Movies and the message
Movies overtly about religion, like 'The Passion, don't open every weekend. But spiritual themes often crop up in film. Think 'Groundhog Day' and 'Cool Hand Luke.'
After months of controversy surrounding Mel Gibson's "The Passion of the Christ," it might seem as though filmmaking and religion simply do not mix. But a visit to your local video store would prove otherwise. Throw a dart and you're likely to hit a movie that deals with some aspect of religious thought: redemption ("Groundhog Day"), self-sacrifice ("Cool Hand Luke"), what hell must feel like ("Barton Fink").
Contrary to the latest hype, religion is not something relegated only to screenplays that feature bearded men and stone tablets. More often, filmmakers are feeding a desire for spirituality through symbolism or simply by conveying their own questions about the human experience.
"It seems to me that Hollywood is perhaps more aware of how people look for and are attuned to faith ... and they play to that more," says Bryan Stone, a professor of evangelism at Boston University and author of the book "Faith and Film." "For example, trying to throw in a lot of different religious elements or scenes or symbols, I see that more and more. And, of course, the 'Matrix' was a height of this thing, in terms of throwing in Christ figures."
It's a practice that's likely to continue, given that more Christian screenwriters are aiming to address the issues of the day in less overtly religious ways, and that audiences are fans of the approach. Moviegoers and scholars are increasingly intrigued by the hidden meanings in films, looking for them where most people might not typically think to check.
"Groundhog Day" falls into that category. The 1993 comedy starring Bill Murray as a weatherman who has to keep repeating the same day over again was recently included in the series "The Hidden God: Film and Faith" at New York's Museum of Modern Art. It was an easy choice for curators, as Christians, Jews, and Buddhists all see elements of their teachings within its jokes. God is not mentioned, but the lesson of the unusual sentence handed to Murray's character by an unseen force resonates with viewers. "It is about a man who cannot live, who cannot progress, who cannot move in life unless and until he loves. You understand that you can only live if you love. That's what the film is about," suggests Antonio Monda, an organizer of the series and a film professor at New York University.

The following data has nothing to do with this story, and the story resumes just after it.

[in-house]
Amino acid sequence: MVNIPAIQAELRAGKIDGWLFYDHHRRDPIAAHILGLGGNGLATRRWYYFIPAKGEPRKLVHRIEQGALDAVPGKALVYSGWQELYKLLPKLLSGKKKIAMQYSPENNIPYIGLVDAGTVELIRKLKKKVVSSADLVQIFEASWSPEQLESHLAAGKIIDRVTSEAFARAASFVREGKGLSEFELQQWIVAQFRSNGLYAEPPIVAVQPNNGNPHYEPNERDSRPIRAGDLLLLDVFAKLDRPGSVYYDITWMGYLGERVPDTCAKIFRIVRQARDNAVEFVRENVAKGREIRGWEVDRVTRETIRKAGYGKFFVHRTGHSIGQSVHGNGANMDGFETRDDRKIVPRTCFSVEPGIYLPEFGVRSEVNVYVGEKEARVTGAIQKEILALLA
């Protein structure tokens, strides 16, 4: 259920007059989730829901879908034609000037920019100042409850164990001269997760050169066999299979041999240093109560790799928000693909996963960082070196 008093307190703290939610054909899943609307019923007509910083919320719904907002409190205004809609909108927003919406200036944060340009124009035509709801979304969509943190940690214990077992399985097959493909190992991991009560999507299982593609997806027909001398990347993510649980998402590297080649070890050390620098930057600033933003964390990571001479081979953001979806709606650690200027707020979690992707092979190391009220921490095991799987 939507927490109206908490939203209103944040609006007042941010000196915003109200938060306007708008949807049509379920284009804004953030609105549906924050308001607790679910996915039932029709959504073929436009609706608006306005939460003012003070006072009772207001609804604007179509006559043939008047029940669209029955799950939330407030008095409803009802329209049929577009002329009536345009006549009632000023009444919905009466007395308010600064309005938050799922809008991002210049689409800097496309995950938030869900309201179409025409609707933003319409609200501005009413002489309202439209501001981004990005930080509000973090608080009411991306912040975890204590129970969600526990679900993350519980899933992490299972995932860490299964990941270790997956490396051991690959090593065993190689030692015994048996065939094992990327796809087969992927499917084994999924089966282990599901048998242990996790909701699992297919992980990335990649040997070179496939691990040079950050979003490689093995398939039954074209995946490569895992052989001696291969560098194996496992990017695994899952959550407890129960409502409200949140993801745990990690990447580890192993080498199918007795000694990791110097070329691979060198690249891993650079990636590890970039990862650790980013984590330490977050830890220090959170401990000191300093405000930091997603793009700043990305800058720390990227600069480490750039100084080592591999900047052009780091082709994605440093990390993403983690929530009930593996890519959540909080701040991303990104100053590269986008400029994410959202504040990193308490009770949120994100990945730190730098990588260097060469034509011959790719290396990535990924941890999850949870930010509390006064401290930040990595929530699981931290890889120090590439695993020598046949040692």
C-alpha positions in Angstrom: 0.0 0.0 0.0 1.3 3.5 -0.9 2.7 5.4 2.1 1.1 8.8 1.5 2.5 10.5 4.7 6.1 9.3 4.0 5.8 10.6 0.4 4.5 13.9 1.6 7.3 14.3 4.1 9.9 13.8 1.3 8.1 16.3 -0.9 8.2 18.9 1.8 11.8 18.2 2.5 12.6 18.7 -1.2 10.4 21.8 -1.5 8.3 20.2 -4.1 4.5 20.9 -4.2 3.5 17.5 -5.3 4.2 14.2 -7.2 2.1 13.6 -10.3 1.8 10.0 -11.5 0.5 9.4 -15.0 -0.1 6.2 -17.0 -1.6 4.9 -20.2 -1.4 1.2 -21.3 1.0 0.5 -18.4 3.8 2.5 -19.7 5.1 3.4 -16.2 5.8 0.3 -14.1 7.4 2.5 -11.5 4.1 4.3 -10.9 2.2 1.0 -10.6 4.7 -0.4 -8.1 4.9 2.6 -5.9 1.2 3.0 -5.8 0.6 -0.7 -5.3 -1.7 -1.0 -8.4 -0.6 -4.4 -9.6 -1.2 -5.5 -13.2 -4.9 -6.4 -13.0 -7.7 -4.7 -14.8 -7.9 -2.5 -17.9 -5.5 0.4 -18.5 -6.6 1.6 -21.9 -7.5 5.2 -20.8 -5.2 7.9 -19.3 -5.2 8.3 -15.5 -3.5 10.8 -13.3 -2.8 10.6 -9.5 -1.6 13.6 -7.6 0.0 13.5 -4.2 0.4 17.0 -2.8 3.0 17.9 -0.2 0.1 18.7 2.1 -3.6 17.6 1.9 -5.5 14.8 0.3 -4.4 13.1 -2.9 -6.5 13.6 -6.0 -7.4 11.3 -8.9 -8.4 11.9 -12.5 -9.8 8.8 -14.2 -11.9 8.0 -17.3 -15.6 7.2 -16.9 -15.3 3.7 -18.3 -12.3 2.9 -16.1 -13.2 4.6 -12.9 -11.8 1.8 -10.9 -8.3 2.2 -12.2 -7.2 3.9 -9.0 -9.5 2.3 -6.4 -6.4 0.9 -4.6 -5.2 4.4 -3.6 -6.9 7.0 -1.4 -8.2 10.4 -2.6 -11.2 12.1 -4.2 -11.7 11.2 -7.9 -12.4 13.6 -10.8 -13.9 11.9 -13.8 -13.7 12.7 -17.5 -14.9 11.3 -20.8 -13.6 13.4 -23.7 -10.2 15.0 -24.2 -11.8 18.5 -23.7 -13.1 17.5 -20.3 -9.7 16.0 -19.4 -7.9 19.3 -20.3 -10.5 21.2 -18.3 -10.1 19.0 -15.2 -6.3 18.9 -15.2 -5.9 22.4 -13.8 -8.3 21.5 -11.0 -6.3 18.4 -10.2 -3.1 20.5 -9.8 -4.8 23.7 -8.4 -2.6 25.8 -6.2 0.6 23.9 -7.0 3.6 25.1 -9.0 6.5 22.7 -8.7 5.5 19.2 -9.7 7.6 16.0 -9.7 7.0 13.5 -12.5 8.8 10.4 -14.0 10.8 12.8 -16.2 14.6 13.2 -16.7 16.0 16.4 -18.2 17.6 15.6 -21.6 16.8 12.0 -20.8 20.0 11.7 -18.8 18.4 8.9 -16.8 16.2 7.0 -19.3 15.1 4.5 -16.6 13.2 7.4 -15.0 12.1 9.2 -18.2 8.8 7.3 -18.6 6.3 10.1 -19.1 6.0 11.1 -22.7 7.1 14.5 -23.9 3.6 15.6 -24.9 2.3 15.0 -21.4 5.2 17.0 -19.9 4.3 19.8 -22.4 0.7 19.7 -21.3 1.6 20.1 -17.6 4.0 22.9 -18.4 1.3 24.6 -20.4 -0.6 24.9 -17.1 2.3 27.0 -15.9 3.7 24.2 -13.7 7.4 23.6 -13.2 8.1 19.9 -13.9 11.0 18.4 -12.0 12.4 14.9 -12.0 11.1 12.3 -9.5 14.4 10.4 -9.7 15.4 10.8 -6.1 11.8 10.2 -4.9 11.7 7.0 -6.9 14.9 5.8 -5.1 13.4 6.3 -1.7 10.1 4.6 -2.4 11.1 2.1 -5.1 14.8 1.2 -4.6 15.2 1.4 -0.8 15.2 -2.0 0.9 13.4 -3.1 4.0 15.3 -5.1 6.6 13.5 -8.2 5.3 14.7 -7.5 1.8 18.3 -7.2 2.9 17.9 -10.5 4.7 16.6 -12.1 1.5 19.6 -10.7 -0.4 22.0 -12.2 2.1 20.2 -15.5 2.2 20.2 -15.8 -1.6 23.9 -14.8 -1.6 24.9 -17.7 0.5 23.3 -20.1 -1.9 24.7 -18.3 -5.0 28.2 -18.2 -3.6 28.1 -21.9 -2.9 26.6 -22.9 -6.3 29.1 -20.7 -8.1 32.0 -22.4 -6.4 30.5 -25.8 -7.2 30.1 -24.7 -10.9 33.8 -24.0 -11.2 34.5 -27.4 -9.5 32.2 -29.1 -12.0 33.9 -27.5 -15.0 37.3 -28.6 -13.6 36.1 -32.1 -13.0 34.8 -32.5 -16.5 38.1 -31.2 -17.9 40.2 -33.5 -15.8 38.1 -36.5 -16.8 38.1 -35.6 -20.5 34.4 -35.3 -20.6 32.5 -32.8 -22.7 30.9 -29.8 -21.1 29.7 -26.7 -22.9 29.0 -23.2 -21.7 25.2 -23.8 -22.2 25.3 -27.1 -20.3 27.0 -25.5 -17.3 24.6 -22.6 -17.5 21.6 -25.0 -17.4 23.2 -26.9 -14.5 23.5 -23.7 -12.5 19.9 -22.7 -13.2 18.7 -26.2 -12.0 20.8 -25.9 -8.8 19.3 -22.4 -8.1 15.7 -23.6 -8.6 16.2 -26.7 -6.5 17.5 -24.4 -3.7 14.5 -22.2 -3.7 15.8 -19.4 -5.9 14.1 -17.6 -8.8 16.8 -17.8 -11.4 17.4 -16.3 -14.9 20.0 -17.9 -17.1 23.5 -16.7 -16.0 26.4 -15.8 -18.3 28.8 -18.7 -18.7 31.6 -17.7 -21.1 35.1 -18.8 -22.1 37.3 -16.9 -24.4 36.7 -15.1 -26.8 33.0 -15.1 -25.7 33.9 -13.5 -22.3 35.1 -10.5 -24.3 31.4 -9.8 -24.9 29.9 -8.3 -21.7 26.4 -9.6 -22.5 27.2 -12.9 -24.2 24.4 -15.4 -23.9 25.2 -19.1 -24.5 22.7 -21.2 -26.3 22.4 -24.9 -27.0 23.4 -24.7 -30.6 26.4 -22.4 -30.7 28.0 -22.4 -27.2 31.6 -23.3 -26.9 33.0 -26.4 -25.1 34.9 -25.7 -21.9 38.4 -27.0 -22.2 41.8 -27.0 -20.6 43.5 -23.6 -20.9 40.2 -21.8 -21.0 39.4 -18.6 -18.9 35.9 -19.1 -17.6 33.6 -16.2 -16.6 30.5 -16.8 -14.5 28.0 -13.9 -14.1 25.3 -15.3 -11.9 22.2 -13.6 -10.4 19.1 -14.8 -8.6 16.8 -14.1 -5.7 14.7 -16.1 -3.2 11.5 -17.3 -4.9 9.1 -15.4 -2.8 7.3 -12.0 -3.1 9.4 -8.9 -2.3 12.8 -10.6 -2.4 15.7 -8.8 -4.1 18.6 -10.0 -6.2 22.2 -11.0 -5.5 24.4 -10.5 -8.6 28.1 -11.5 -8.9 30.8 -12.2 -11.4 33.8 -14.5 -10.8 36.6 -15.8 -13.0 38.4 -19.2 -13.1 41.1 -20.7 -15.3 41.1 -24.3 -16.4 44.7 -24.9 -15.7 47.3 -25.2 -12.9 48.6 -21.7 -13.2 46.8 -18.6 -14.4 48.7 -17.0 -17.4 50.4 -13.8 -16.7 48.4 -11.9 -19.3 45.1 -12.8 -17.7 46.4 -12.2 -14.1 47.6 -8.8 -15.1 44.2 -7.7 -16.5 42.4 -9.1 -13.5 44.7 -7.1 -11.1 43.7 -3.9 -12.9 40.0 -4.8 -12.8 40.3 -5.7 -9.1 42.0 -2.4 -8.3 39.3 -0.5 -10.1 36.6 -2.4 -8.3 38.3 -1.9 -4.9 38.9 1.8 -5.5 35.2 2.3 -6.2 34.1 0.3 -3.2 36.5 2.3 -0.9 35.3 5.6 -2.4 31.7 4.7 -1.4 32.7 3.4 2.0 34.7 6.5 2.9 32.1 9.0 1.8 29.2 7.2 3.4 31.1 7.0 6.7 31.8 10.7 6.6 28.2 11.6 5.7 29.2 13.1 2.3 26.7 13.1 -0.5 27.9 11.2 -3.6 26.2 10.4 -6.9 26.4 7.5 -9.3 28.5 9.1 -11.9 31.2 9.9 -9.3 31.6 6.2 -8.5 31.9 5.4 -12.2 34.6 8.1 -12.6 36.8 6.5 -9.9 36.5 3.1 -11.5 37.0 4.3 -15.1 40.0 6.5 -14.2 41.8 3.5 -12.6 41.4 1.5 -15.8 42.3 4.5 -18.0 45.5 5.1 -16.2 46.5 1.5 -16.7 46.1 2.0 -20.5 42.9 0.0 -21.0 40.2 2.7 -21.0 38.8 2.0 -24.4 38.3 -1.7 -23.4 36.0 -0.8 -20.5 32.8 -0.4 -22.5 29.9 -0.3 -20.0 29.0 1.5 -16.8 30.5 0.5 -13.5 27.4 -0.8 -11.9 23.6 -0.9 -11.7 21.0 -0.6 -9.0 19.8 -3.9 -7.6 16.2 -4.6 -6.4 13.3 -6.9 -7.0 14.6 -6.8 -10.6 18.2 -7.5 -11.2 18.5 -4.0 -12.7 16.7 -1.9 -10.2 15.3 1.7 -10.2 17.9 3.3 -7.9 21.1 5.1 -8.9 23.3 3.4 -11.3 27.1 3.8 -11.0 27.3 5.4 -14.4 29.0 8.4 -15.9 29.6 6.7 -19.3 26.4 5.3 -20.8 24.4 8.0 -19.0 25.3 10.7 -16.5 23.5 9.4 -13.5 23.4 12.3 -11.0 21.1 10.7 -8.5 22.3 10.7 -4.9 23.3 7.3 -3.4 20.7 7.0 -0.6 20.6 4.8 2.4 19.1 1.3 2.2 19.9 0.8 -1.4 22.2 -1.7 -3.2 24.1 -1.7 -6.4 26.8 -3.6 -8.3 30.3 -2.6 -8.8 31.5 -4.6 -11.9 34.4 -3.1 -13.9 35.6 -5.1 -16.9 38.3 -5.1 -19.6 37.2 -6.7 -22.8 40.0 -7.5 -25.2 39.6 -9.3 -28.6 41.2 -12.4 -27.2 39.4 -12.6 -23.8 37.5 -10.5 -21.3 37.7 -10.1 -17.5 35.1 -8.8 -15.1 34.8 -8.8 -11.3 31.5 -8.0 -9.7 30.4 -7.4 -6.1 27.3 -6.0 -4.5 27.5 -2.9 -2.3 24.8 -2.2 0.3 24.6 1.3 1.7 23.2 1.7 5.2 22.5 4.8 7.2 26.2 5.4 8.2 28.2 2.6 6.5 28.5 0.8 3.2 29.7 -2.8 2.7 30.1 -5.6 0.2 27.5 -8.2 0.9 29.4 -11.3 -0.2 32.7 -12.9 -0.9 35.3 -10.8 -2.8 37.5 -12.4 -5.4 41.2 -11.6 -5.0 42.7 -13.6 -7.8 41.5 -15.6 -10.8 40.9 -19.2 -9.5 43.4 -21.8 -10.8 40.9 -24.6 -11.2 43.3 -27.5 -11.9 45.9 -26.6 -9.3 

Other films where he says that "God is the lead and you don't know it" include Woody Allen's "Crimes and Misdemeanors" - which subtly explores whether God exists - and the sci-fi classic "Close Encounters of the Third Kind." That film, he suggests, "is about someone who comes from heaven and ... gives a meaning to your life."
"I see the film as prayer," he says, "Thank God for giving us this; thank God for saving us."
That people can find almost any movie religious doesn't surprise Professor Stone. In addition to the existential depth in many films, the aesthetic experience they provide can be moving. "Music and paintings already help us encounter beauty and lift our spirits or help us face the tragic. Put those all together in a movie and ... it's bound to be something that actually becomes religious for people."
But he says the practice can seem less appealing if used by religious groups to further an agenda, something he sees happening more often. "If a film lays bare the human condition in such a way that one's faith can dialogue with that, that enriches the faith. But sometimes I think it's just sort of hijacking movies to try to find ways of communicating one's own message."